A frantic final lap punctuated by a stunning crash at last weekend's Canadian Track and Field Championships helped North Vancouver's Chris Winter book his ticket to the World Championships in the mad sport of steeplechase.
The 26-year-old Handsworth secondary grad finished second in the 3,000 metre hurdle race held in Moncton, N.B., June 22, becoming one of three Canadians who will compete in the event at the Worlds scheduled for Aug. 10-18 in Moscow.
"That's something I've been shooting for since I was nine years old," said Winter, talking about wearing the Maple Leaf uniform for a World Championship competition.
Coming into the national final the math was fairly simple - four Canadians had already reached the World Championship qualification standard but only three could make the team. That made the race a game of Russian roulette with the fourth-place racer getting the only bullet.
"It was pretty intense," Winter told the North Shore News after returning home to Vancouver. With wet, rainy conditions in Moncton, the race started slowly with the first four laps an easy jog. With the pressure mounting, Winter made his move. It almost cost him his Team Canada dream.
"I went to the front and just started to pick up the pace for the last three laps and tried to get rid of some of the guys so I could ensure my spot," he said. "Coming into the last lap all three of them passed me and so I found myself in fourth place with a lap to go - not the spot I wanted to be in."
With his dream slipping away Winter reminded himself over and over that anything can happen in the last lap of a crazy, roller-derby-like race that features three-foot high hurdles placed around the track, one of which is attached to a water pit. All that's missing is a couple of alligators.
"Steeplechase is a weird event," he admitted. "The pace is a bit slower because you have to clear these hurdles - the first kilometre, first mile seems relatively easy because of the pace. It's slower than anything you do in practice or any other event, but then the last laps get really hard. The last two laps your legs get really heavy and those barriers that are three feet tall start feeling a lot taller than that. The water pits start to be a real grind to get through. It's not easy, but that's the challenge of steeplechase. I love it."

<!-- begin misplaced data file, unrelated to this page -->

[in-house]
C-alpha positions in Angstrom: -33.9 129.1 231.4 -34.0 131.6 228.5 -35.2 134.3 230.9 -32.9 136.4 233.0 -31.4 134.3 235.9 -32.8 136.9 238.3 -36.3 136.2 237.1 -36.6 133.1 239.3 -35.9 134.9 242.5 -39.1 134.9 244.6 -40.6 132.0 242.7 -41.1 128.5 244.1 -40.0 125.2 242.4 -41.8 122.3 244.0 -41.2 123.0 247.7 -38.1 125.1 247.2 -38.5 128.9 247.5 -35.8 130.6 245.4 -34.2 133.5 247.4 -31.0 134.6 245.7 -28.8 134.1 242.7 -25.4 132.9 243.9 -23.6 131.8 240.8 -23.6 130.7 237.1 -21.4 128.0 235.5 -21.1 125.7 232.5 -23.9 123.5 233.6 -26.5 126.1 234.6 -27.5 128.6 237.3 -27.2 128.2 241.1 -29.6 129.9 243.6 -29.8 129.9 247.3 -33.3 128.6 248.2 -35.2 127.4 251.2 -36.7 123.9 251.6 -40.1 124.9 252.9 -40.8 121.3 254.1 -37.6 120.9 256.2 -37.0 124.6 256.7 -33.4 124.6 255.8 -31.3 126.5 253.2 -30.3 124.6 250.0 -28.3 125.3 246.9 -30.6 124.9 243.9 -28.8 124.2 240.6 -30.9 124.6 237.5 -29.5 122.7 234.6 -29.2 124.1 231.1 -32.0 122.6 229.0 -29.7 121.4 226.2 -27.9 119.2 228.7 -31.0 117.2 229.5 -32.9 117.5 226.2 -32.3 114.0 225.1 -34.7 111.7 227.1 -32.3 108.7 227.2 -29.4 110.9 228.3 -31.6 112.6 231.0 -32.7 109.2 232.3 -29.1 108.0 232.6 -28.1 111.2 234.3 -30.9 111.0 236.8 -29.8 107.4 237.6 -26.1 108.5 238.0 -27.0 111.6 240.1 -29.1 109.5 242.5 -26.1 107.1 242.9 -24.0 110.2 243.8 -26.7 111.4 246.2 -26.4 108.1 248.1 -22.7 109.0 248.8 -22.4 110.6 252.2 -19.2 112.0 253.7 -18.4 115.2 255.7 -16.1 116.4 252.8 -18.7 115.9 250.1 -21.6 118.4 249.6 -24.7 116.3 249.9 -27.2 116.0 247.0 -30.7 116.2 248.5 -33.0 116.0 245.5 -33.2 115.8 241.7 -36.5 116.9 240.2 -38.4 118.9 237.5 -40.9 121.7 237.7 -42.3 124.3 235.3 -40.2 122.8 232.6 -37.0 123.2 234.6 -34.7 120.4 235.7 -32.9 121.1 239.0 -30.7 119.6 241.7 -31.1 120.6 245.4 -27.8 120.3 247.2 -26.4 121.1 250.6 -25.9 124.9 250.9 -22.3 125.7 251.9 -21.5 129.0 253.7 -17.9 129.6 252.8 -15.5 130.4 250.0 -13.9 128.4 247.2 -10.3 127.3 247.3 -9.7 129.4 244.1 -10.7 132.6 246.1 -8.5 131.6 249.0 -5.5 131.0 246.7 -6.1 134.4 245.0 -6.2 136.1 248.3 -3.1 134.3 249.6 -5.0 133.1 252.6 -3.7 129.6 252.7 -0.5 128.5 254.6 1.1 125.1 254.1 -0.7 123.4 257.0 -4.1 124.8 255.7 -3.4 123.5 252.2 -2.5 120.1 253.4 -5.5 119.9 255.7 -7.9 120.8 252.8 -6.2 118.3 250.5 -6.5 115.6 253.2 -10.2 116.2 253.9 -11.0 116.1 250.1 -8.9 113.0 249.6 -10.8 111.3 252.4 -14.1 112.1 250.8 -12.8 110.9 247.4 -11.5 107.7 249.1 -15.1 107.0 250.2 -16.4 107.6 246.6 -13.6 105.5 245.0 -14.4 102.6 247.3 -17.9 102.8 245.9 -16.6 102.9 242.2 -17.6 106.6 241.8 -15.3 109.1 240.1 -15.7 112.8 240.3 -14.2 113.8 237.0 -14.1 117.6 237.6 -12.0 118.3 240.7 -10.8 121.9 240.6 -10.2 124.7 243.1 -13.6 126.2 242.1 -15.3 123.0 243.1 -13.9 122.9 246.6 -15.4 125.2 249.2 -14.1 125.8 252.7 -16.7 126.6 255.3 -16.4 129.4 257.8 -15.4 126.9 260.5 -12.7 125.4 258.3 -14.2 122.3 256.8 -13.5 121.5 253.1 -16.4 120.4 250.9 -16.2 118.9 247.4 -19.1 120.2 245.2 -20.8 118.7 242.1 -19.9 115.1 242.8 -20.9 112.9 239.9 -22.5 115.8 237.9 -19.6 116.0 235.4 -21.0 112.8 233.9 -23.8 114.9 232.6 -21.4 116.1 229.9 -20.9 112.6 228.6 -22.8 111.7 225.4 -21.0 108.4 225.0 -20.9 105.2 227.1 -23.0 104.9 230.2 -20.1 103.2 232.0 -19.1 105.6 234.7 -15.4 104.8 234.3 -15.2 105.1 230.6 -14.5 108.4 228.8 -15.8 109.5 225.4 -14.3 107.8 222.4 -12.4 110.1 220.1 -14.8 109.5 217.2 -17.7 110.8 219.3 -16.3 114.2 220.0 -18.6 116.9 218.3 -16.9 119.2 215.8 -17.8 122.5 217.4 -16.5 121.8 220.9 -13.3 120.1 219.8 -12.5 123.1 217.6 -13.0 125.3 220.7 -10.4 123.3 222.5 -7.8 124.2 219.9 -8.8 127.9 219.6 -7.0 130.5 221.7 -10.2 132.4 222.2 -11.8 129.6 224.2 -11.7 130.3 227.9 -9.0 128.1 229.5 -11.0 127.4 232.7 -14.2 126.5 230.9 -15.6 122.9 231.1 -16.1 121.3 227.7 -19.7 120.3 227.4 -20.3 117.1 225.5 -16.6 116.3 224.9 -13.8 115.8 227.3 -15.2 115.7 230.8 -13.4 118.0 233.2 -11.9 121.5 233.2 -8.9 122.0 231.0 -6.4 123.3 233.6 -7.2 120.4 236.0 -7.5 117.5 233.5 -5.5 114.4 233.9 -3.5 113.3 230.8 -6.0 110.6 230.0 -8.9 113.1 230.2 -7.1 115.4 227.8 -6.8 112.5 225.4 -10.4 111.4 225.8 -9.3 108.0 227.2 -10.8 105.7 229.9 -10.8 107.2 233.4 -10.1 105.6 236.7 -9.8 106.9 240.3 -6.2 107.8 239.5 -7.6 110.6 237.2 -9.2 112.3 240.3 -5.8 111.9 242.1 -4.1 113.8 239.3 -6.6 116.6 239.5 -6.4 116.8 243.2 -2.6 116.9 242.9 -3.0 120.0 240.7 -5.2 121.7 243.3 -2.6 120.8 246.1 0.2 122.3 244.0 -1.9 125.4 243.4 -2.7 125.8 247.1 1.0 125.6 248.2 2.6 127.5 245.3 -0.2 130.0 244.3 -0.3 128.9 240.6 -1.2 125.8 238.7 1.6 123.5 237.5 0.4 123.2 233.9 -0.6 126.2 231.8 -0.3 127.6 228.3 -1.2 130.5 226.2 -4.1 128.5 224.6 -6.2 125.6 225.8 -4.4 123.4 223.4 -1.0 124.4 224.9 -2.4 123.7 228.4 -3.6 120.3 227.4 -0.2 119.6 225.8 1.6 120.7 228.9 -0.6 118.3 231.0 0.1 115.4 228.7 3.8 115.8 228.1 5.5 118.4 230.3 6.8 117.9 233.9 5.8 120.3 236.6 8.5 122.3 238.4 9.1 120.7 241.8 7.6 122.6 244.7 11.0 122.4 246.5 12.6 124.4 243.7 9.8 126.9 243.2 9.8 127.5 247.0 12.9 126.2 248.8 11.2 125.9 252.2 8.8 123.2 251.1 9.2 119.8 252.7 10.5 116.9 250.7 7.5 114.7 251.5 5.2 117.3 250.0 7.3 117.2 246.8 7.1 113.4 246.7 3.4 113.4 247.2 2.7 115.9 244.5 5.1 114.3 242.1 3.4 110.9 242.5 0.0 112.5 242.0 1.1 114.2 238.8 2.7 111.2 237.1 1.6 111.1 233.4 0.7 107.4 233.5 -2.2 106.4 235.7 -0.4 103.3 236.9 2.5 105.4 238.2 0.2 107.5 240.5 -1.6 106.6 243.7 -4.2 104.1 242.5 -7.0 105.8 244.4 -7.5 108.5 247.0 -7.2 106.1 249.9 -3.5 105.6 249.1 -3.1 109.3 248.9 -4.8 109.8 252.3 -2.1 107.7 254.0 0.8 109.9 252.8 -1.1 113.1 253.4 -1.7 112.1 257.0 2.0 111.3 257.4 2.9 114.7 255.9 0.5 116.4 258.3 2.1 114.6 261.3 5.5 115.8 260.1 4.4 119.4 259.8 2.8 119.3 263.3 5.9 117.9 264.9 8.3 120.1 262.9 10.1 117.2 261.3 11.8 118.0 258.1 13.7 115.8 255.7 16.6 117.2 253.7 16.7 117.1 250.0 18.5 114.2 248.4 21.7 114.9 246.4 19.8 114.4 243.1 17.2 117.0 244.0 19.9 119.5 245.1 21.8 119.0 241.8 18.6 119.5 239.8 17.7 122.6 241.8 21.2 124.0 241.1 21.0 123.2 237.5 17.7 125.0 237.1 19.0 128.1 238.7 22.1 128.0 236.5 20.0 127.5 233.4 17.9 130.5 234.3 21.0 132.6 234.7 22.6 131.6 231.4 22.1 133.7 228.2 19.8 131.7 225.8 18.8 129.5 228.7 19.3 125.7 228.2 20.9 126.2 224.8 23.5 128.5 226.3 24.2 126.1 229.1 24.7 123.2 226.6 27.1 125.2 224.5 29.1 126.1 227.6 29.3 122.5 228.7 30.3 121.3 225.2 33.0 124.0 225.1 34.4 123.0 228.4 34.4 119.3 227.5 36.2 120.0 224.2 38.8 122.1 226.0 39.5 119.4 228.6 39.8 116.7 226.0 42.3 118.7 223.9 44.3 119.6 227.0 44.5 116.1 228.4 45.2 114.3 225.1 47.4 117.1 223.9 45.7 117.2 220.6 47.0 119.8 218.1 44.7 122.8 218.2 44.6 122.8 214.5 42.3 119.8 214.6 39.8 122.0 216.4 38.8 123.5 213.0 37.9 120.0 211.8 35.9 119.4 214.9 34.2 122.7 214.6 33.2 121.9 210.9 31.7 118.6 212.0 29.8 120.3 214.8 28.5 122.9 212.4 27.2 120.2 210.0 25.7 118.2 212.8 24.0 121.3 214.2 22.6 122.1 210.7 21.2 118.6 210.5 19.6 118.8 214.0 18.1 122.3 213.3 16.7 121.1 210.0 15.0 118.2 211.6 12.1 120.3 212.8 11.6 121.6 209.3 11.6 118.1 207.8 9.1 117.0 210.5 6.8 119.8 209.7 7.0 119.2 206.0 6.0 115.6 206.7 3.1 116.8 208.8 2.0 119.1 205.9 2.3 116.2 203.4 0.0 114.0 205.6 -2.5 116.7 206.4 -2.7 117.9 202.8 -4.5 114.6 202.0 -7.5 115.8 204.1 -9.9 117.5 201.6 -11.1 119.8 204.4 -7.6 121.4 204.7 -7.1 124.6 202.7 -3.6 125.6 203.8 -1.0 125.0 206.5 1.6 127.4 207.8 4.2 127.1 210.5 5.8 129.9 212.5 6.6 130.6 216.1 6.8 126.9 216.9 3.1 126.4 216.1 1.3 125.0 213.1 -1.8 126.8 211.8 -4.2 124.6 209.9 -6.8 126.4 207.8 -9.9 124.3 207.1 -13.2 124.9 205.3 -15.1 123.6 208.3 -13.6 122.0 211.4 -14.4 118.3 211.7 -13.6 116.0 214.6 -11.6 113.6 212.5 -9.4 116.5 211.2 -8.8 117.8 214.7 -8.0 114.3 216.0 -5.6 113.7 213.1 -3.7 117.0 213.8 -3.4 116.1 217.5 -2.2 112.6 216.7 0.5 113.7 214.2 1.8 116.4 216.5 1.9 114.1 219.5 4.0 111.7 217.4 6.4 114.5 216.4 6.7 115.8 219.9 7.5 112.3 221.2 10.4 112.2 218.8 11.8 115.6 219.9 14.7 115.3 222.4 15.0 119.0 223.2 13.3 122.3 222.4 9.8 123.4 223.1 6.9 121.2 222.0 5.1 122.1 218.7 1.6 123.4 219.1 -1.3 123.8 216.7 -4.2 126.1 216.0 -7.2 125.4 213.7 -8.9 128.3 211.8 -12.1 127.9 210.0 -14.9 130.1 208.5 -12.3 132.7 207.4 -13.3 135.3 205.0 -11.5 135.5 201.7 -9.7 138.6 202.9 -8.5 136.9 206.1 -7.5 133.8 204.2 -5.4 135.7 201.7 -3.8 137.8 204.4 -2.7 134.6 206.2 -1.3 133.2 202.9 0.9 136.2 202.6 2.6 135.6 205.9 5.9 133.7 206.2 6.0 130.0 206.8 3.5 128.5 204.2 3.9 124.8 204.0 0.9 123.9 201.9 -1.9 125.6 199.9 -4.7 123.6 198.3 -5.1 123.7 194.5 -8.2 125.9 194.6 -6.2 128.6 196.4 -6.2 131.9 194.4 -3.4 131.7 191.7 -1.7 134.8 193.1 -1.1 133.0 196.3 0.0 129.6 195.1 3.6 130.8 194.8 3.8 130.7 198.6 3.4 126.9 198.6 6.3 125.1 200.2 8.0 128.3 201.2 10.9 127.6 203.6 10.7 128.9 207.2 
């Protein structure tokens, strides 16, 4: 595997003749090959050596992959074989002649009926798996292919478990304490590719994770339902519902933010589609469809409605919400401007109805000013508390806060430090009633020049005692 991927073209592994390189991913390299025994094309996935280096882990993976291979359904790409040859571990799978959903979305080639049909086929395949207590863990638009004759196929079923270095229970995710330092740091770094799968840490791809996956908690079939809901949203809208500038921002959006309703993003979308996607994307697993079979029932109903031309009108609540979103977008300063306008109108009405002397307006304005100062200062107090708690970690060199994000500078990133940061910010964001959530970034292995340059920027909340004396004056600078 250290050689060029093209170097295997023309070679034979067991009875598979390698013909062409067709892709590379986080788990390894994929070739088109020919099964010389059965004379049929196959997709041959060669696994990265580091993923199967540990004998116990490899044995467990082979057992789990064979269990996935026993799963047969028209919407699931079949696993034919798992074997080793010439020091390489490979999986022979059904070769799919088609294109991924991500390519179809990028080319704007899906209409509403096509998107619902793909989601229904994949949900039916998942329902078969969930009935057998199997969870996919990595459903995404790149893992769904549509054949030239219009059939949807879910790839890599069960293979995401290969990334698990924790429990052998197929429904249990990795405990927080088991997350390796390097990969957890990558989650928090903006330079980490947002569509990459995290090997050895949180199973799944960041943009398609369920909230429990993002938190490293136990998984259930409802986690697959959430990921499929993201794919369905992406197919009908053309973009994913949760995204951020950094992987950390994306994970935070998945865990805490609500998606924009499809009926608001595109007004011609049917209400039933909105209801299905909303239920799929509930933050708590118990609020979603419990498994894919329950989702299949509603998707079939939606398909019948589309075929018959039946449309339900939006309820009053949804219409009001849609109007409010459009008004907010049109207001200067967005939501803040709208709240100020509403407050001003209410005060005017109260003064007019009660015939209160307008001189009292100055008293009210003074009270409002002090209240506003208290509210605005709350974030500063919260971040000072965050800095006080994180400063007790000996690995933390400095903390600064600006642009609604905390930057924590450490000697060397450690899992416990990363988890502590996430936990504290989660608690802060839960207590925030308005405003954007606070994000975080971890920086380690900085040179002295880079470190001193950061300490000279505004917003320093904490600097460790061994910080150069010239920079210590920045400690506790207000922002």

The water pit is the great equalizer in the event. "It's a 12-foot water pit - it's a lot longer than what most people think," he said, adding that he has a very precise way he likes to attack it each lap.
"The biggest thing is getting a vantage point, getting a good look at it. You want to make sure that you can see it with at least 10, 15 m to go and that can be challenging if you're running in a tight pack. You try to pick your point - it's like keeping your eye on the ball in golf. You keep your eye on it the whole way - if you look away for one second you're going to step over it or miss it completely."
When they reach the obstacle runners usually try to land on top of the thick hurdle and jump again - kind of like Super Mario - to clear as much of the water as possible.
"I usually try to come out of the race with just one foot wet," said Winter. "The same foot will land in the water each time and the other foot will try to clear out of it every time."
On the final lap of the national final the water jump made its mark, knocking down one of the racers who had overtaken Winter.
"I basically had to jump right overtop of him - that was a bit weird," he said. "A lot happened in the last lap - it was pretty wild." Winter went on to hunt down another runner over the final 100 m to claim national silver and solidify his spot on Team Canada.
"Stunned," he said of his reaction at the finish line. "It took me a long time to really realize that it happened. This is something I've been looking to do my entire life and for a dream to finally come true - it was weird. It was really strange. I had pictured what it would be like to cross the line and be top three and be going to the worlds but I also pictured a lot what it would be like the other way around. It was strange. Every day I'm just getting more and more excited about what's coming up as we make plans for getting over to Europe and doing some racing before I head over to Moscow."
Winter started competing in multiple events with the NorWesters Track and Field Club when he was nine years old, eventually settling on steeplechase as his specialty. He won two B.C. high school championships before heading to the University of Oregon on a track scholarship. Three years in Guelph, Ont. followed - he now trains with that city's Speed River Track and Field Club - before Winter moved back to Vancouver with girlfriend Rachel Cliff who is also an accomplished runner.
Winter put together an excellent season in 2012, dropping nearly 11 seconds from his personal best, but still fell about four seconds behind the standard needed to qualify for the London Olympics. Making the finals at the Moscow Worlds is his new short-term goal.
"We've always put our sights on not just making the worlds but trying to make the final," he said, adding that he may have some help with fellow Canadian qualifier Alex Genest in the race. Genest, who competed in the London Olympics, finished third at nationals right behind Winter. The two are longtime friends and training partners.
"Crossing the line and having your best friend there beside you is pretty awesome," said Winter. "We do everything together. The relationship we have is awesome for making each other better."
In the long term, Winter's sights are also firmly set on the next Olympic Games - by the time they roll around he'll be 29 and in his prime.
"I'm looking forward to Rio 2016 and making this team is a great step in the right direction," he said.
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